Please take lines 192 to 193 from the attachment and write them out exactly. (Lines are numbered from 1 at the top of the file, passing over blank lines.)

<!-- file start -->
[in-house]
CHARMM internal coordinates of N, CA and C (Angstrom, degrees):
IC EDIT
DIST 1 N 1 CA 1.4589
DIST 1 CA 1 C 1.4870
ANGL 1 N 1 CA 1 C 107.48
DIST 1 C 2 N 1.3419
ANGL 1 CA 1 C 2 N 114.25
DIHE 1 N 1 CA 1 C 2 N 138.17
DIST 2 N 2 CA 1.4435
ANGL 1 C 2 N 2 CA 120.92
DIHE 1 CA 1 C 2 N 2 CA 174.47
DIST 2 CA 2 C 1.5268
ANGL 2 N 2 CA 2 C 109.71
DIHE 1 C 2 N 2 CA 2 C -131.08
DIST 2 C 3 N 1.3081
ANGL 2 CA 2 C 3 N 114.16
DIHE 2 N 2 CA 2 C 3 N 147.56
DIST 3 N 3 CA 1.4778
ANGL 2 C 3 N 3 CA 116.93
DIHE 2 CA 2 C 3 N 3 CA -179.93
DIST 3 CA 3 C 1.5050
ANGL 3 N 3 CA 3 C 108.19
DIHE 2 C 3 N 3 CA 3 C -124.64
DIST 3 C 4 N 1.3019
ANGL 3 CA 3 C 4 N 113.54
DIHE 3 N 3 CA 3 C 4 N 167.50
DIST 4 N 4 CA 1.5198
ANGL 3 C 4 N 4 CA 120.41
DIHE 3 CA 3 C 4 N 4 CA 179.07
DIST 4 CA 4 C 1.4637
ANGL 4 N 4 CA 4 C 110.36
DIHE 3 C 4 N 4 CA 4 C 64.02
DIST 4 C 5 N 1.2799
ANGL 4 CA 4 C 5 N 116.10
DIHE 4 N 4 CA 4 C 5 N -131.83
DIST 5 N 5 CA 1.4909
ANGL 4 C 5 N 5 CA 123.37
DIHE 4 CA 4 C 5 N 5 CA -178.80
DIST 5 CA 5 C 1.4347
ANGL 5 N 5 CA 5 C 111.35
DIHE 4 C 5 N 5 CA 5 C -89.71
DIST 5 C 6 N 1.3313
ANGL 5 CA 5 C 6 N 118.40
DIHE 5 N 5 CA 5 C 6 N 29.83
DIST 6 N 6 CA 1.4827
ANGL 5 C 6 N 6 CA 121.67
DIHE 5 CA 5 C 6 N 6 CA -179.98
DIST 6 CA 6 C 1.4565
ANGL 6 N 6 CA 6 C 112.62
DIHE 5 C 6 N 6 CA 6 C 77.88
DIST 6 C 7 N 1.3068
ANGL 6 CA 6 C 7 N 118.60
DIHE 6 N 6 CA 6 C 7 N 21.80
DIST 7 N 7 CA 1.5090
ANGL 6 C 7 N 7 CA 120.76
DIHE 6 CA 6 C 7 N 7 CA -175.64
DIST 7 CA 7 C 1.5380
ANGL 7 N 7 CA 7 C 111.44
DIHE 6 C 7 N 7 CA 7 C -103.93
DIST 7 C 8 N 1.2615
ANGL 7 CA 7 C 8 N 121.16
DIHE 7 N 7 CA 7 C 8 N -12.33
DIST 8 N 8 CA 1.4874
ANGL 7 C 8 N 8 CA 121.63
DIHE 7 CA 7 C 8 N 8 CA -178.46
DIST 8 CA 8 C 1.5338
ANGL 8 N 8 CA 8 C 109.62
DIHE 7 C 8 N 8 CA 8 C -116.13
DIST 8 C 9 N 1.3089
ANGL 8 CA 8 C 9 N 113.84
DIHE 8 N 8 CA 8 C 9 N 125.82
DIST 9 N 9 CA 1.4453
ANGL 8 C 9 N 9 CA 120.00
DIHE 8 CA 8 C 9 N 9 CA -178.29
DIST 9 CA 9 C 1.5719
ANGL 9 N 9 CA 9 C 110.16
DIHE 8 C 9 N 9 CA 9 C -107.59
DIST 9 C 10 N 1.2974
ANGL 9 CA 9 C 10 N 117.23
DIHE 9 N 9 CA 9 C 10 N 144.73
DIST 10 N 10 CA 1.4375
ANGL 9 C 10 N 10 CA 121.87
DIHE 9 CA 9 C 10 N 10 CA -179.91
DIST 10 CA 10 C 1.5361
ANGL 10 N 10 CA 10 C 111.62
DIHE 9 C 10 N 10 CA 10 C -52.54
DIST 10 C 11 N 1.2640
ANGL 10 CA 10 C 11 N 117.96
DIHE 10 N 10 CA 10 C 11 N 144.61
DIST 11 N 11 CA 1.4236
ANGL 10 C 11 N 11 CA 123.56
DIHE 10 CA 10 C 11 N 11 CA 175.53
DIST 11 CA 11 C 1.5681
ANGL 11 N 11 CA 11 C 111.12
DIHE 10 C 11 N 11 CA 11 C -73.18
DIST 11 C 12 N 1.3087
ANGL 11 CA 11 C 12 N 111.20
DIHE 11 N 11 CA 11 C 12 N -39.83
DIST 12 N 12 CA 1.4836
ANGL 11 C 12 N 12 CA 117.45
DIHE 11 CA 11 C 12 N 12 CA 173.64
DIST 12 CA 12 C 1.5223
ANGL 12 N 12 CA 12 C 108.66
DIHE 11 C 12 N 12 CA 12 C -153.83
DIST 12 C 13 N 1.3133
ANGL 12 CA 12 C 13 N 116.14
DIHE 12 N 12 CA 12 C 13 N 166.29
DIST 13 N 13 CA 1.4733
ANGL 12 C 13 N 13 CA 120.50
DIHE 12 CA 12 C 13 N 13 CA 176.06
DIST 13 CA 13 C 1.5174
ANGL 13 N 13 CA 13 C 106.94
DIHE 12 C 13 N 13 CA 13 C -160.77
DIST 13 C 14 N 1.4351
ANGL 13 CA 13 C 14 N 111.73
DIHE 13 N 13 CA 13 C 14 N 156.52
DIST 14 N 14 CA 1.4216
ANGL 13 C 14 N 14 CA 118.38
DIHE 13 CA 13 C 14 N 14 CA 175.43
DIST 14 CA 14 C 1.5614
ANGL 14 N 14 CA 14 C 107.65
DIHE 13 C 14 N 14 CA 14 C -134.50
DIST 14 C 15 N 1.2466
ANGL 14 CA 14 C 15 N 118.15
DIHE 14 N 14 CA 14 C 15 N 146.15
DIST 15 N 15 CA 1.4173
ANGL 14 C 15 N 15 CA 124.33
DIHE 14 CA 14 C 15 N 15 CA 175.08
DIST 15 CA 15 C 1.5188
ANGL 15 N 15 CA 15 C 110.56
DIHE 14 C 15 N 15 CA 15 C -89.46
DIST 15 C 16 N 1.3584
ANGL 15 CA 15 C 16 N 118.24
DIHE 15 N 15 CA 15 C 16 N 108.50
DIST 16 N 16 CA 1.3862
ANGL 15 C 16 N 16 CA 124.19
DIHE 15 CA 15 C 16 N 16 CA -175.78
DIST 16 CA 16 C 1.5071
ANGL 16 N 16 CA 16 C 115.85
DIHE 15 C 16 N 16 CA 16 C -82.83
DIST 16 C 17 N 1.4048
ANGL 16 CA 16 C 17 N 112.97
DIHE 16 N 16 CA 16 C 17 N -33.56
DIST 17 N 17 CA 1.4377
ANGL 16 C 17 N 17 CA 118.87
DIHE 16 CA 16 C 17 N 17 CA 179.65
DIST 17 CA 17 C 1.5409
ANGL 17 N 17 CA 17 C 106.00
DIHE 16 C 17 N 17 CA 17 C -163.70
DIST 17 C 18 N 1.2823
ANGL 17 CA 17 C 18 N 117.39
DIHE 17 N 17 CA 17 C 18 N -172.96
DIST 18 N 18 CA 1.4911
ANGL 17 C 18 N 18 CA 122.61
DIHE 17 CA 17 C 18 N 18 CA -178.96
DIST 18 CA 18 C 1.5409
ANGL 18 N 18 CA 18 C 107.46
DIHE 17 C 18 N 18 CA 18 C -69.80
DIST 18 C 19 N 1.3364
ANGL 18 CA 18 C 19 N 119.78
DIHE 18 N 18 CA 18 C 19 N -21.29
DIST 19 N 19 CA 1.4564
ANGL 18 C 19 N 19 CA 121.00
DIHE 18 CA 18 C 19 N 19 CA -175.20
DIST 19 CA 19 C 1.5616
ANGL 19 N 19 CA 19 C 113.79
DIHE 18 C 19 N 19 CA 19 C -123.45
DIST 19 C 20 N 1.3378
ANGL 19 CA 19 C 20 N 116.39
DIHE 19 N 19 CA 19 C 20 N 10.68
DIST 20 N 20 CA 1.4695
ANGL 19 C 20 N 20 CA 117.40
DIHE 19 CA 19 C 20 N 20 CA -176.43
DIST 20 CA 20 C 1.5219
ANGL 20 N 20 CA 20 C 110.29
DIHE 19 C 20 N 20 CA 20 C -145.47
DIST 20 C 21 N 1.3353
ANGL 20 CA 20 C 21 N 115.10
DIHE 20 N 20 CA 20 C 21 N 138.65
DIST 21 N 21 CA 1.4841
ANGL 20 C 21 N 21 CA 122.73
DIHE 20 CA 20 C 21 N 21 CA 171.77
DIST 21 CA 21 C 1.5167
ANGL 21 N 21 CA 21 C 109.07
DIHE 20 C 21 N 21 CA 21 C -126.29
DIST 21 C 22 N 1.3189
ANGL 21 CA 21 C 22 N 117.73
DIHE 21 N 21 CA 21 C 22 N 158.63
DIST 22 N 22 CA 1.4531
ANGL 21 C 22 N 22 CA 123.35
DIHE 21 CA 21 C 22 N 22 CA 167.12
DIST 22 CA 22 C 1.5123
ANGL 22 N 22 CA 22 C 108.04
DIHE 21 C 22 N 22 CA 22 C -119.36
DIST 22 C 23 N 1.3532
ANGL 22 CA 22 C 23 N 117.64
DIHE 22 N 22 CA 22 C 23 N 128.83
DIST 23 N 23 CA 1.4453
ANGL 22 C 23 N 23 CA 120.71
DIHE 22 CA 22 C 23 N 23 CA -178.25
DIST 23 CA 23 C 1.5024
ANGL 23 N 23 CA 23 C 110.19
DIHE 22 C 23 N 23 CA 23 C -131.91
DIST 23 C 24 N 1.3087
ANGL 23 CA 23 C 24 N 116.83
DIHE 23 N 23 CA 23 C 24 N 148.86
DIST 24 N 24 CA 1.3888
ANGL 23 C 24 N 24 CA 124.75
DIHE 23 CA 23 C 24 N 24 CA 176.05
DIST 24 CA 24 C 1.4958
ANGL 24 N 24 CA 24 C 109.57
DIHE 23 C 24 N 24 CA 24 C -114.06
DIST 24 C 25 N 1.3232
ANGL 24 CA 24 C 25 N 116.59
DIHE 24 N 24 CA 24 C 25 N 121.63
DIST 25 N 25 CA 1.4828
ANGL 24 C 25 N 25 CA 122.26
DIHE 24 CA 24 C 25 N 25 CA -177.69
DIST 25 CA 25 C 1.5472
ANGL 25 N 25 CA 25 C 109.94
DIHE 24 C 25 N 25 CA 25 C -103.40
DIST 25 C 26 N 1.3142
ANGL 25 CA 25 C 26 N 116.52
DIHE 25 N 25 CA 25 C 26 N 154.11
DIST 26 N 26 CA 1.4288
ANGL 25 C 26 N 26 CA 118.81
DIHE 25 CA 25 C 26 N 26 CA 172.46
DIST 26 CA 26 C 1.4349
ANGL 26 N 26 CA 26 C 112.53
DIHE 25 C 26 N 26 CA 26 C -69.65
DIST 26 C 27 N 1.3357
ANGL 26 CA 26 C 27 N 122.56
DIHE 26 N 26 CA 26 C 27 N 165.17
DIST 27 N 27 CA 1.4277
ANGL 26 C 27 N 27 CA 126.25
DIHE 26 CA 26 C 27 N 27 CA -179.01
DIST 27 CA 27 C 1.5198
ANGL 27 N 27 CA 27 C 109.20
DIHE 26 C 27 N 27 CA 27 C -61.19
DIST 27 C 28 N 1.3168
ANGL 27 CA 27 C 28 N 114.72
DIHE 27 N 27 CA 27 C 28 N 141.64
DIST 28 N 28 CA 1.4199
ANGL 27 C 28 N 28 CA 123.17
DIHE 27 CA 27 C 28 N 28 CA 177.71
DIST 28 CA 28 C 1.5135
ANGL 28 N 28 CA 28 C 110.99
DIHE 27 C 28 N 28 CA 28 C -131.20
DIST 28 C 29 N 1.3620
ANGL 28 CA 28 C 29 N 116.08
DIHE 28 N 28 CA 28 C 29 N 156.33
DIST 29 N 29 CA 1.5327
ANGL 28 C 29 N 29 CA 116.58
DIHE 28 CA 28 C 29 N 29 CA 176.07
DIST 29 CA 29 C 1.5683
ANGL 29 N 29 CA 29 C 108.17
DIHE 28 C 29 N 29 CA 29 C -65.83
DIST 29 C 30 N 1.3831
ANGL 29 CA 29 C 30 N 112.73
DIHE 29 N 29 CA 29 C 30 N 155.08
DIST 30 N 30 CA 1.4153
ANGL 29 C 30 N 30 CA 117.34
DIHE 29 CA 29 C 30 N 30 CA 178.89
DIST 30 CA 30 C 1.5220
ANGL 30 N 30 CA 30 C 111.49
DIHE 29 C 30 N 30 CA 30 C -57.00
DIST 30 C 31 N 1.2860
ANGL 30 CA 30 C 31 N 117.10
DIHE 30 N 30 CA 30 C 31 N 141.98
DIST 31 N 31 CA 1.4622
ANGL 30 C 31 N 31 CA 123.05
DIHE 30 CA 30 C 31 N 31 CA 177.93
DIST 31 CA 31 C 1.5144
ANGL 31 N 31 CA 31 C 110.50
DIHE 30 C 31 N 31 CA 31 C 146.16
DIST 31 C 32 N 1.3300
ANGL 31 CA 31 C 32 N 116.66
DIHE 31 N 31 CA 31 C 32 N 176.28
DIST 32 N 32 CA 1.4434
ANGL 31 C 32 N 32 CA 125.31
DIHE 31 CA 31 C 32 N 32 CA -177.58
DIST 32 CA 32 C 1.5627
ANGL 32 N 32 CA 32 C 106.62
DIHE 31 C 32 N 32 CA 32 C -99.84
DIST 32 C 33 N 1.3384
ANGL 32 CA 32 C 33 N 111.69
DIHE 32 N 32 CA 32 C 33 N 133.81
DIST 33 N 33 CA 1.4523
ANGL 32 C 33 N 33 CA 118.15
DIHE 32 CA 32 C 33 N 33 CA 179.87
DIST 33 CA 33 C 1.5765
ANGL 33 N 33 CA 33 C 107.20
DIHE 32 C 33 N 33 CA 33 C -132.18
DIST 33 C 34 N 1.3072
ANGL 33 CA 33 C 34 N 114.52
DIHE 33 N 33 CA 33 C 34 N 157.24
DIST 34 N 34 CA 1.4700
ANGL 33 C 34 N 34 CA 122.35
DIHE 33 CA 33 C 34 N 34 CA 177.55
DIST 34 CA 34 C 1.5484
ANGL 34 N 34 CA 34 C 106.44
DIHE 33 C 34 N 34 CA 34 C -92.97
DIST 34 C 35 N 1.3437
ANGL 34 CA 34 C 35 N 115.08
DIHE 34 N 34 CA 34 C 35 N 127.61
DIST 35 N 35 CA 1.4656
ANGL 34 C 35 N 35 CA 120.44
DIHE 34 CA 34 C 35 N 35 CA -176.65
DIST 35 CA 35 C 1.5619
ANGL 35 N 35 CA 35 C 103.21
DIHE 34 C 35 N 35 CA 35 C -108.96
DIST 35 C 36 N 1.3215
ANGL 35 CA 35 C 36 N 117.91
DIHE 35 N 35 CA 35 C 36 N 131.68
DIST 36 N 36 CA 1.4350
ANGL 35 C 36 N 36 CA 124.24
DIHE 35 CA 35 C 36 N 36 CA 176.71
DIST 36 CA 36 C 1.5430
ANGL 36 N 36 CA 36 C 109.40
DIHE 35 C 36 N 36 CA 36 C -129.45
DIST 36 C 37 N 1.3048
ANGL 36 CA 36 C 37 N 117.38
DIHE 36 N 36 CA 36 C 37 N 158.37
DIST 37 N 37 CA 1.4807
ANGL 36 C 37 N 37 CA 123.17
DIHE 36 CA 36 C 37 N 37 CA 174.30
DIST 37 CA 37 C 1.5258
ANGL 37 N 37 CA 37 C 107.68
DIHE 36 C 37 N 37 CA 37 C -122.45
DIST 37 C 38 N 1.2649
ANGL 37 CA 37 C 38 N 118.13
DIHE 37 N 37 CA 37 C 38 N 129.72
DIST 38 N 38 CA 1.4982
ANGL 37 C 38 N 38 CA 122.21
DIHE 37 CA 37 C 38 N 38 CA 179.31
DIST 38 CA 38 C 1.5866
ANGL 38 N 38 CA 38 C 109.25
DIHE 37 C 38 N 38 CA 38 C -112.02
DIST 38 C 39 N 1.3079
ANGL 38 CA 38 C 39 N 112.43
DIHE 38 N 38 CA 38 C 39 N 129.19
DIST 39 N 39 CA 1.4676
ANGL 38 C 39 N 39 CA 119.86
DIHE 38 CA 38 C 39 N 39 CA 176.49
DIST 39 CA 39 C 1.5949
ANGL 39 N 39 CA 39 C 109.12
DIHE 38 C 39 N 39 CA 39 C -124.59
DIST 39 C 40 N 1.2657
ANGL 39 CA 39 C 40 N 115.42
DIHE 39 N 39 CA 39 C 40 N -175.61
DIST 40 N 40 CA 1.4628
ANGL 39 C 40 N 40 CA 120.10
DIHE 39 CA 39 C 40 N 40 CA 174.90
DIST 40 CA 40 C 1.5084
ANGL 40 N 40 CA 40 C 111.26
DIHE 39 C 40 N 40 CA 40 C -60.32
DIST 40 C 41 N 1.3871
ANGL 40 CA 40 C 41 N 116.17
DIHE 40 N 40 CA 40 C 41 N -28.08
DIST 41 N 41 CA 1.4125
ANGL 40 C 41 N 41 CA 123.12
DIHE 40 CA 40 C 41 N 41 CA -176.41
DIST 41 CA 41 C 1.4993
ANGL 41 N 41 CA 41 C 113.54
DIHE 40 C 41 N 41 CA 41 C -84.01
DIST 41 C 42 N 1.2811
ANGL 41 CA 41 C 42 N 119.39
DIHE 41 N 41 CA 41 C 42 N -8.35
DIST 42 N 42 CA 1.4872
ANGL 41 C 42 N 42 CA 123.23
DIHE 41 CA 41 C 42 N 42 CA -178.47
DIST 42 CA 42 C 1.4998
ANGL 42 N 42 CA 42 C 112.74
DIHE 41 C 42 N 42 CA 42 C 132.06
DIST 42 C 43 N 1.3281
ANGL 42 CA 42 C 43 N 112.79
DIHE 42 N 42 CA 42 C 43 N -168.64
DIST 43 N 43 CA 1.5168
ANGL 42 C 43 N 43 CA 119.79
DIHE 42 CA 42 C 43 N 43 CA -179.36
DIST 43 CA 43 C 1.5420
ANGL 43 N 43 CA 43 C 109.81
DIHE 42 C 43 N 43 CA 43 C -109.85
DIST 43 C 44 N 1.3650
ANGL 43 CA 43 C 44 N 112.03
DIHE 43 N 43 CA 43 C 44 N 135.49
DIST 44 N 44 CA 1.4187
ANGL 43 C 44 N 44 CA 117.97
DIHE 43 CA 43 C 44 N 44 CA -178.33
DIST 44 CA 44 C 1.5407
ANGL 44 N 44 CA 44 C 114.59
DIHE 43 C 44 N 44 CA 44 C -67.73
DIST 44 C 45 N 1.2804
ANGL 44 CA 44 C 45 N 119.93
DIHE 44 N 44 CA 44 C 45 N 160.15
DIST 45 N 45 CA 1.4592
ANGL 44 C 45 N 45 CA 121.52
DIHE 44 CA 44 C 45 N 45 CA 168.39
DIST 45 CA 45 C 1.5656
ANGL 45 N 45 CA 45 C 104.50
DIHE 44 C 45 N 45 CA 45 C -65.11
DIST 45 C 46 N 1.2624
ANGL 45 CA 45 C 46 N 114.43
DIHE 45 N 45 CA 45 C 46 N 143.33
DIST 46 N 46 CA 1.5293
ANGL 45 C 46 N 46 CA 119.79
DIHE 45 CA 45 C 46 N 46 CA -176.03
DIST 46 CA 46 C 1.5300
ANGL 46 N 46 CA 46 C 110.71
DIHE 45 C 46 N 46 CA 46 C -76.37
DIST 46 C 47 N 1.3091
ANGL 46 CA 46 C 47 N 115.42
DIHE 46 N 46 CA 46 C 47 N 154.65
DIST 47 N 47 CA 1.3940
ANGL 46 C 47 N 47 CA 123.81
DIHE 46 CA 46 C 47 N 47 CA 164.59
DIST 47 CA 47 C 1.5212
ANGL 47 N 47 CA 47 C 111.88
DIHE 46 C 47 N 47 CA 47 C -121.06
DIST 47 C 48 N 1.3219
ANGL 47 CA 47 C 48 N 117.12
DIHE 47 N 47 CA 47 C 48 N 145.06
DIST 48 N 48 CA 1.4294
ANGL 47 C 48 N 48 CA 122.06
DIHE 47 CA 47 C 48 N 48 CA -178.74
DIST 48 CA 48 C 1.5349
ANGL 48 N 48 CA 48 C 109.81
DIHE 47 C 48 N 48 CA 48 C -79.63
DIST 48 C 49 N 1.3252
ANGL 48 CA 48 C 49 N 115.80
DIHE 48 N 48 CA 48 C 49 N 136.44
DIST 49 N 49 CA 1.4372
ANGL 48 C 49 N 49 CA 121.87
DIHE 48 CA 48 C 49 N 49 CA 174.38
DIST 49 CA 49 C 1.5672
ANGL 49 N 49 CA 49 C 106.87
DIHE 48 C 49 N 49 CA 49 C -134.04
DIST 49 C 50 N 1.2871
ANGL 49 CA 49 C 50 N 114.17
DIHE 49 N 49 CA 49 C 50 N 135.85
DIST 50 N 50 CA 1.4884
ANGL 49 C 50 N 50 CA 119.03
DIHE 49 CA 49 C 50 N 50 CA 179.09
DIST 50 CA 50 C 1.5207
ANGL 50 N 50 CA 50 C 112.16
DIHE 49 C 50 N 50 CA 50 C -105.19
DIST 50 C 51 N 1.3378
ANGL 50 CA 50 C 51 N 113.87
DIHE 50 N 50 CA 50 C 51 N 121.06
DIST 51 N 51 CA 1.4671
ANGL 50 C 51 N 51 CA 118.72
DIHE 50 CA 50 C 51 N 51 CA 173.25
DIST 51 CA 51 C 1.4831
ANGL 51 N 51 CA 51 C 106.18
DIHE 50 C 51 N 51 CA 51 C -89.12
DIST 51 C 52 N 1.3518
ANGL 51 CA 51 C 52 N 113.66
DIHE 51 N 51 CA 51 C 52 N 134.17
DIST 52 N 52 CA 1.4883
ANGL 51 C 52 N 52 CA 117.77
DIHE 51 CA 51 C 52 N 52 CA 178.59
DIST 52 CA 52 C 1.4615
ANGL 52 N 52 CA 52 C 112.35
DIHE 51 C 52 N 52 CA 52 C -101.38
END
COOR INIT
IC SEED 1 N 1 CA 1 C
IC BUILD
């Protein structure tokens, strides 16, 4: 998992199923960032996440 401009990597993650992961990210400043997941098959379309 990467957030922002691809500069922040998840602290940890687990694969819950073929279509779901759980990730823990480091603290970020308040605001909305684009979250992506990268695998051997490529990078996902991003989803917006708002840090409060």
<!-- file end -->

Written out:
DIHE 21 CA 21 C 22 N 22 CA 167.12
DIST 22 CA 22 C 1.5123